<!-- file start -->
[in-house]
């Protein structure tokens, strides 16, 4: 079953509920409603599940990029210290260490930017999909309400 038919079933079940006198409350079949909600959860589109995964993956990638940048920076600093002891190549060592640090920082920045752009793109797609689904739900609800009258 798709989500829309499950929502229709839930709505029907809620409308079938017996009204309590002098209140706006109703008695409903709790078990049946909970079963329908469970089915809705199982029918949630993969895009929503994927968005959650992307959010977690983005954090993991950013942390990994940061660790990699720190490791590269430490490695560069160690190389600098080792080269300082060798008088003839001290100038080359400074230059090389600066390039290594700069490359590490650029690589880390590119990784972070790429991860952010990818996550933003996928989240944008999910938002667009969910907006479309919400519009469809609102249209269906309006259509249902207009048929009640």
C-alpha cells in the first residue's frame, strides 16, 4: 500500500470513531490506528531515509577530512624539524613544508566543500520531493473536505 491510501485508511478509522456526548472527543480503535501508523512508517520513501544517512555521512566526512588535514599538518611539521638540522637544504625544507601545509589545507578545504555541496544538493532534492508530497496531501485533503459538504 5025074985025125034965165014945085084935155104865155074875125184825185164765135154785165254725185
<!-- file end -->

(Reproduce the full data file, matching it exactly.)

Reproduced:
[in-house]
């Protein structure tokens, strides 16, 4: 079953509920409603599940990029210290260490930017999909309400 038919079933079940006198409350079949909600959860589109995964993956990638940048920076600093002891190549060592640090920082920045752009793109797609689904739900609800009258 798709989500829309499950929502229709839930709505029907809620409308079938017996009204309590002098209140706006109703008695409903709790078990049946909970079963329908469970089915809705199982029918949630993969895009929503994927968005959650992307959010977690983005954090993991950013942390990994940061660790990699720190490791590269430490490695560069160690190389600098080792080269300082060798008088003839001290100038080359400074230059090389600066390039290594700069490359590490650029690589880390590119990784972070790429991860952010990818996550933003996928989240944008999910938002667009969910907006479309919400519009469809609102249209269906309006259509249902207009048929009640």
C-alpha cells in the first residue's frame, strides 16, 4: 500500500470513531490506528531515509577530512624539524613544508566543500520531493473536505 491510501485508511478509522456526548472527543480503535501508523512508517520513501544517512555521512566526512588535514599538518611539521638540522637544504625544507601545509589545507578545504555541496544538493532534492508530497496531501485533503459538504 5025074985025125034965165014945085084935155104865155074875125184825185164765135154785165254725185